Resilience is not just about how to prevent interference, but how to adapt to change. Similarly, sustainability is not to reduce the dynamic nature of a system and thus reduce the efficiency of the system in order to maintain the equilibrium state of a system but to focus on the ability of system regulation and adaptability. (Lee et al., 2018) From defense to adaptation, from flood control to friendship with flooding, from stability and predictability to “risk management” with the tolerance of uncertainty; By cooperating with the natural forces, the landscape approach is applied to transform the flood dredging process into an aesthetic and experiential process. (Rossano, 2015) The design of the Lower Don Land in Toronto is a specific practice to realize water elasticity in high-density urban areas according to the hydrological characteristics of the site. The scheme shows a flexible urban form with high economic efficiency and adaptability to rain and flood from afraid and escape to harmonious coexistence (Stoss, 2019)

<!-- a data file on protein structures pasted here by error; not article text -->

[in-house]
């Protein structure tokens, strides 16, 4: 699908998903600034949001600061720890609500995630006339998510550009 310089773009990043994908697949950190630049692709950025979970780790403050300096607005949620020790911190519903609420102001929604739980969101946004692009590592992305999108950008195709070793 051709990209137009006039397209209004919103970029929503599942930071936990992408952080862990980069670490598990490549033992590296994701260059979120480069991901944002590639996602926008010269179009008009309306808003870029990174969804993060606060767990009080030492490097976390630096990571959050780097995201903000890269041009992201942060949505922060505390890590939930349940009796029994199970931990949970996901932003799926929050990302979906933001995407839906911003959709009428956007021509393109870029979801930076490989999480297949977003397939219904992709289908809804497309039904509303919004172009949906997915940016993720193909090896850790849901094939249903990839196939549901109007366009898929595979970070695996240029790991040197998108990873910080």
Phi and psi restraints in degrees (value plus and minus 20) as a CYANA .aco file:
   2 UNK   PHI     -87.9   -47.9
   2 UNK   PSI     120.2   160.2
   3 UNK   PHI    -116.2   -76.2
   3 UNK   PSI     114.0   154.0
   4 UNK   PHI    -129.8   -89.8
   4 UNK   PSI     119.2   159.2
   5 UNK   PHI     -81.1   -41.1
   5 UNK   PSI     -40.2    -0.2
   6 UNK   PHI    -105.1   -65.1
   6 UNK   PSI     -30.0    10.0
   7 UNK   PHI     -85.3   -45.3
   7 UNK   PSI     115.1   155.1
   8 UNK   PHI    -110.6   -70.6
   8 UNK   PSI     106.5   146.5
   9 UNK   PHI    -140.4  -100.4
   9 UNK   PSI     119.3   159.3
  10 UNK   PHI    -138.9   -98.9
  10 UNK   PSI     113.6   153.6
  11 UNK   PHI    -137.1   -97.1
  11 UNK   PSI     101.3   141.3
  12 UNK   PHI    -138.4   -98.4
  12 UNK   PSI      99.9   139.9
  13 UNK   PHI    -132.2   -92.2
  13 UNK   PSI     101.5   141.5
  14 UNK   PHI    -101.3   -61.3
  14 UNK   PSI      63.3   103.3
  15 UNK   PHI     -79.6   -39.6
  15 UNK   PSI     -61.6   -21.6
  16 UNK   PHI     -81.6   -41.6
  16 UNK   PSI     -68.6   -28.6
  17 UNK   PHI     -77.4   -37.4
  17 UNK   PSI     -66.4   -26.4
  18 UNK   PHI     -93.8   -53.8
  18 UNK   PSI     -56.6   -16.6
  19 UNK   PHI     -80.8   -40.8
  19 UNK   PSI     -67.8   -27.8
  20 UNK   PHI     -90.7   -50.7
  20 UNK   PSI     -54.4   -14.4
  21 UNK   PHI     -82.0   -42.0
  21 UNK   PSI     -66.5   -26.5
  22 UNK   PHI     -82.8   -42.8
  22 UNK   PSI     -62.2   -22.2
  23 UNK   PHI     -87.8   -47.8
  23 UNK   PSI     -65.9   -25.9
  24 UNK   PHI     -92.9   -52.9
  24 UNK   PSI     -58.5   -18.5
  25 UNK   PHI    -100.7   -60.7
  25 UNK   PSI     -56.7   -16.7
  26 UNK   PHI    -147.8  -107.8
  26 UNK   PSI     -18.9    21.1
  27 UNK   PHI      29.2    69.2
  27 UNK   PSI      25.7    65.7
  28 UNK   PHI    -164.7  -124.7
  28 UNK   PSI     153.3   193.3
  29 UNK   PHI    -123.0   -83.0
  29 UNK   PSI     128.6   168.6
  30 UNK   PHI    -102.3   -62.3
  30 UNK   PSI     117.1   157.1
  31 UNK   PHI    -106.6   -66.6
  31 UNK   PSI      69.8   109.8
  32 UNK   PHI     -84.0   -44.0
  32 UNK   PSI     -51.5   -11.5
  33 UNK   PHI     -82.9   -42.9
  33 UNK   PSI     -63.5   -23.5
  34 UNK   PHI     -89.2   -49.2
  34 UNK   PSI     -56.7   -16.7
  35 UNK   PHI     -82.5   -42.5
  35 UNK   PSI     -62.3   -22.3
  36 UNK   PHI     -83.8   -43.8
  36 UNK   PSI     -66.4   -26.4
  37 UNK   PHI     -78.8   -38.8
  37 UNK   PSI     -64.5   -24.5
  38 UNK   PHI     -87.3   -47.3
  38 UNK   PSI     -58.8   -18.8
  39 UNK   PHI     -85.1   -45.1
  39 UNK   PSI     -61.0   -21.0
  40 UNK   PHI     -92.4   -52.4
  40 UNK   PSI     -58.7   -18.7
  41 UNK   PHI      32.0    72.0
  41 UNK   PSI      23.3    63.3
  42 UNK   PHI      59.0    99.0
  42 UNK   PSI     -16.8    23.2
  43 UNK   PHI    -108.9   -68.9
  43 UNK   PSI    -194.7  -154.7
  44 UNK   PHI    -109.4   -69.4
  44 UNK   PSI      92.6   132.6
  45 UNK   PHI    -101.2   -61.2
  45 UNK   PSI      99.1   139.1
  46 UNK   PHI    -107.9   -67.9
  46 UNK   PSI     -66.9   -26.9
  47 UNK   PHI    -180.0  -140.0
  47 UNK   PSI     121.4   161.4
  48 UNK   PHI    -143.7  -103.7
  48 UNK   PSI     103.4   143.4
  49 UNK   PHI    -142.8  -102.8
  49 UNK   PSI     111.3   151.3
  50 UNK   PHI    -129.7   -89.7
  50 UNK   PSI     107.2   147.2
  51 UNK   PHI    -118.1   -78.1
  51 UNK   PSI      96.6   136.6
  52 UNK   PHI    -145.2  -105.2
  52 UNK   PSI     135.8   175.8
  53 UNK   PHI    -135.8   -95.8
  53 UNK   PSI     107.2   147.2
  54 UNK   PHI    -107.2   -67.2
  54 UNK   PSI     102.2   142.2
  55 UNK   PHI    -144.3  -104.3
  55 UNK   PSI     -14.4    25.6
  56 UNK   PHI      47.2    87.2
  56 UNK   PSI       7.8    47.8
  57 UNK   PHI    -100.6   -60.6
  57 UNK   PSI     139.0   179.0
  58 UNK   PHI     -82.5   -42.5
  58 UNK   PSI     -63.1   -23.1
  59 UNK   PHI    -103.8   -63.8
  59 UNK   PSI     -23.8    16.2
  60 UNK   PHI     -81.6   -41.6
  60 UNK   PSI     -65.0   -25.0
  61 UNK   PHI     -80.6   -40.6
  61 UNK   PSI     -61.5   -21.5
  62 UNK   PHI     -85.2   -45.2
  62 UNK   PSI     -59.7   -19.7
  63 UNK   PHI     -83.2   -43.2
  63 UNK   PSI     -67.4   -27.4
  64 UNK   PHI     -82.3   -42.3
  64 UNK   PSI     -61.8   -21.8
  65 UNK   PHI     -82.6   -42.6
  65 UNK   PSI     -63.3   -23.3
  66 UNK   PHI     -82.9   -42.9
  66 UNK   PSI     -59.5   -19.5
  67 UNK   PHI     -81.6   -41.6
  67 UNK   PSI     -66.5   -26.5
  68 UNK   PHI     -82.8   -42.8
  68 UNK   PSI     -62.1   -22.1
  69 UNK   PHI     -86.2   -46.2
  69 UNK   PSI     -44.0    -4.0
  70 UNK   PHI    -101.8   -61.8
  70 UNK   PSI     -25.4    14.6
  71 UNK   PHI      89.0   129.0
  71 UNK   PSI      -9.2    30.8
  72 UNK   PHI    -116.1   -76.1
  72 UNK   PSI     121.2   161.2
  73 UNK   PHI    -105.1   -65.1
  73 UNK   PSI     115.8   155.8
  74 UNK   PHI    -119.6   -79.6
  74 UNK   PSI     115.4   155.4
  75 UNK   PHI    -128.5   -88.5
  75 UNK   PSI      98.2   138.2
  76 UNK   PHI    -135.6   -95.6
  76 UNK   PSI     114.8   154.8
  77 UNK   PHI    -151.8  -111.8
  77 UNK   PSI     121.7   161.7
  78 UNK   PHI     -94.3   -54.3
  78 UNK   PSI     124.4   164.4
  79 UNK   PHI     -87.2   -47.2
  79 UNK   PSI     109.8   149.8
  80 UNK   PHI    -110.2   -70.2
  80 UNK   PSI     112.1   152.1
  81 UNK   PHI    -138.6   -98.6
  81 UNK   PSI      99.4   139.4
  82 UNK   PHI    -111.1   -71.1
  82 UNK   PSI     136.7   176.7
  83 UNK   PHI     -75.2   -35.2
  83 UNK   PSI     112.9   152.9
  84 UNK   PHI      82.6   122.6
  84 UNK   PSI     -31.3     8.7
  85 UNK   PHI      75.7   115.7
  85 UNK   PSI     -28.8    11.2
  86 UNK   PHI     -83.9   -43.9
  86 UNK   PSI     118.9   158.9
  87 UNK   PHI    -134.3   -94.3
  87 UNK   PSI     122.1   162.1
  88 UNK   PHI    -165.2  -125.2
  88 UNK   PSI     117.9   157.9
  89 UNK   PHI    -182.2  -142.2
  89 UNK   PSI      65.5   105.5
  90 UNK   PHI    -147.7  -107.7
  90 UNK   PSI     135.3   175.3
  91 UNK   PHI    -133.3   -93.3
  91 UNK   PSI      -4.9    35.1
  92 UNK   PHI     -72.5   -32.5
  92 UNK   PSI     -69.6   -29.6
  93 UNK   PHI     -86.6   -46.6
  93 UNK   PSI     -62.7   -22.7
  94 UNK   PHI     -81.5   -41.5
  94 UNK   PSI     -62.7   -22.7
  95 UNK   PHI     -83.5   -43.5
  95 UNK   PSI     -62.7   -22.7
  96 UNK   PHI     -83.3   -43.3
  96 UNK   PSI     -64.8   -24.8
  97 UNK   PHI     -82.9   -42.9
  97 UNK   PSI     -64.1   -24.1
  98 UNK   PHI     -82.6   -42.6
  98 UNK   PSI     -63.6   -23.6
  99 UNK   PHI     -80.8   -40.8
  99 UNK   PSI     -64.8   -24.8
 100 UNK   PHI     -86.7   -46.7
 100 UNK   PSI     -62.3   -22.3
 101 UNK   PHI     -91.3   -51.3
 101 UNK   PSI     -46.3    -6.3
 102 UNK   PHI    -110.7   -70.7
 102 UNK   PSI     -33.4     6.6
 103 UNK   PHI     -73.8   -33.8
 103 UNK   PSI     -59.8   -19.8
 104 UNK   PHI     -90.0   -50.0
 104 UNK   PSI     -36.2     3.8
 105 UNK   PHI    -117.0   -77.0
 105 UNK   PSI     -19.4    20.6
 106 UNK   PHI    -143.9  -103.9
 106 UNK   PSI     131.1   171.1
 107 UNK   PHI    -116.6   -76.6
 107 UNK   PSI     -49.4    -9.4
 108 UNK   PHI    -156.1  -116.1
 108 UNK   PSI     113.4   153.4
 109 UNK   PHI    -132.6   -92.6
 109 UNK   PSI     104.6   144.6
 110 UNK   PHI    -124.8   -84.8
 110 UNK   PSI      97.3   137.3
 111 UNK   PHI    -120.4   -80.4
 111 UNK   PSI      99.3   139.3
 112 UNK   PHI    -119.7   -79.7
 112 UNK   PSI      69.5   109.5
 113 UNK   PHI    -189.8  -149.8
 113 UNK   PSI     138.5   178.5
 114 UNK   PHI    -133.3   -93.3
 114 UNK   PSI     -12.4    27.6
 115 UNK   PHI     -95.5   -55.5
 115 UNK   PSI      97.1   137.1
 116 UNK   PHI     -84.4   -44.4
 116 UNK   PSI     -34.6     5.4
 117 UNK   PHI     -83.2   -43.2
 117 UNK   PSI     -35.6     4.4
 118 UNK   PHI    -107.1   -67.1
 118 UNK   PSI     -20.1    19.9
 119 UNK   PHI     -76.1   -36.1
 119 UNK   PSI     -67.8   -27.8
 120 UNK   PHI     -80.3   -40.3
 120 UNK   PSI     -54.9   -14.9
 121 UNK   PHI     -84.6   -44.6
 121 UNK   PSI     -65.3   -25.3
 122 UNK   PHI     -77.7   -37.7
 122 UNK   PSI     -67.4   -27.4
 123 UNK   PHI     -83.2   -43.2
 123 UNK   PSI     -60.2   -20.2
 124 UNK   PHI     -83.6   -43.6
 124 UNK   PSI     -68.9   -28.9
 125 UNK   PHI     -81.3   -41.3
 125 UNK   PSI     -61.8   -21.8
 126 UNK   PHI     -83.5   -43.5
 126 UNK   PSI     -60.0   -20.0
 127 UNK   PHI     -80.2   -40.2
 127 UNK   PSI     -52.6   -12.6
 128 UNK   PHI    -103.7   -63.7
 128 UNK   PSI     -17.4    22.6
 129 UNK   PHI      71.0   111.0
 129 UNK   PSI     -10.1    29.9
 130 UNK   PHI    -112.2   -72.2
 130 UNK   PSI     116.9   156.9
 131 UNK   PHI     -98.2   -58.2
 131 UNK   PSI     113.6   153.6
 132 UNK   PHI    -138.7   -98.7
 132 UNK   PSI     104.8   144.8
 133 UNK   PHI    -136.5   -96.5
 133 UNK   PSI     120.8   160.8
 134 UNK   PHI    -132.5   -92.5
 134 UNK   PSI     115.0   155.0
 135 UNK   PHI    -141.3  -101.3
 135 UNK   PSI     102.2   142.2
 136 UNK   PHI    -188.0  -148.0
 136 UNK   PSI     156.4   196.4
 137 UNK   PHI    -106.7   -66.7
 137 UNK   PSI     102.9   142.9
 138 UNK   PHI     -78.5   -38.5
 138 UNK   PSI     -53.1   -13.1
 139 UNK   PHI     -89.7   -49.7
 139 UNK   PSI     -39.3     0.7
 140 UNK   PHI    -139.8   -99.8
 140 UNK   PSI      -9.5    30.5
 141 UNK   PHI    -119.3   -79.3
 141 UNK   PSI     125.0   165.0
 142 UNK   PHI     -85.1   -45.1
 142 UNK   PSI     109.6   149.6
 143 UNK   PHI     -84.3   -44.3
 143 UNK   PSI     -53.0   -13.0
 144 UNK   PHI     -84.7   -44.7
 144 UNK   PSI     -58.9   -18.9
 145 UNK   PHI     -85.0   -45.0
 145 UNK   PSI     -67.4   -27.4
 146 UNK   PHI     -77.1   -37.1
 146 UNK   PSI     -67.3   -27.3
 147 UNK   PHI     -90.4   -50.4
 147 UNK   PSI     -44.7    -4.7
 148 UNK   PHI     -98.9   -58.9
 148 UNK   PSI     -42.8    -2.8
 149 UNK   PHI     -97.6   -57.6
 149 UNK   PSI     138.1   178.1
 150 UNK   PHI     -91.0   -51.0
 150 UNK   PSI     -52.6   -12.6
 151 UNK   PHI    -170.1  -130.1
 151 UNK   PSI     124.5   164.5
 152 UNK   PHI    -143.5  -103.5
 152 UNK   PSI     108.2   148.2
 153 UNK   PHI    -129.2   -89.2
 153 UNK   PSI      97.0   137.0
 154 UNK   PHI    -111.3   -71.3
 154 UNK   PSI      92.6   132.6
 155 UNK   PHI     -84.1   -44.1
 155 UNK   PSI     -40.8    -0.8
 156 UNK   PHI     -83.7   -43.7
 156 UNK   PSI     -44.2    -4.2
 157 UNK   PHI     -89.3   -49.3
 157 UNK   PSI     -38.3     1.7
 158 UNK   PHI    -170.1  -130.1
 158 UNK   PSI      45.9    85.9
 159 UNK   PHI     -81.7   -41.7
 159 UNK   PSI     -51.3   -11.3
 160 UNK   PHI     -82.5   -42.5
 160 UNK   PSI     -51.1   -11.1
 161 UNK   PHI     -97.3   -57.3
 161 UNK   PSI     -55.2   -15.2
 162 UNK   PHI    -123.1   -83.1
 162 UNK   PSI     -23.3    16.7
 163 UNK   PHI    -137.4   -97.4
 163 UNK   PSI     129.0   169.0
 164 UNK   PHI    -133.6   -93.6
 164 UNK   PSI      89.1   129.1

Like many port cities that have experienced industrial development, the existing site of about 113 hectares of Lower Don Land in Toronto is strongly devoid of natural elements. The original 500 hectares of wetlands at the intersection of the Don River and Lake Ontario were converted from shoals to beaches, and eventually, the wetlands disappeared completely, becoming mudflats of the Toronto industrial port area. Meanwhile, due to the lack of flooding discharge area, the area adjacent to the Don river is vulnerable to floods. (WATERFRONTToronto, n.d) In order to restore the ecological function of the intersection area of river and lake, Lower Don Land will be built into a new lakeside community with diversified ecological functions, colorful social life with a distinct personality. The designers proposed a “river-first” guideline. The biggest highlights of this scheme is to shape city’s form and construct the landscape infrastructure network, including various public open space, habitats for wildlife, public transport…, based on the dynamic process of water level and the trend of the flood channel and river tributaries, as the generation, development and evolution of the city framework. On this basis, a series of mixed blocks composed of different building types, such as business, culture and office, different densities and different types of public spaces, are formed to enrich the living environment and leisure experience of Lower Don Land.(Stoss, 2019) The planning shows us a whole set of urban development strategies with adaptability and elasticity, which are integrated with the river and human, nature and design. In addition to solving the problems of sediment accumulation and flood caused by artificial and deliberate control of estuary water direction, it provides us with a visual feast of functional and beautiful life landscape composed of the seasonal and permanent landscape. The landscape generated by the dynamic process of the river spans all kinds of spatial scales from the neighborhood to the block to the whole city and promotes various voids in the overall landscape framework of the city. Designers try to replace the rigid forms and structures of modernism with the more flexible urban forms generated by natural processes and become a better way to organize urban voids (WATERFRONTToronto, 2010).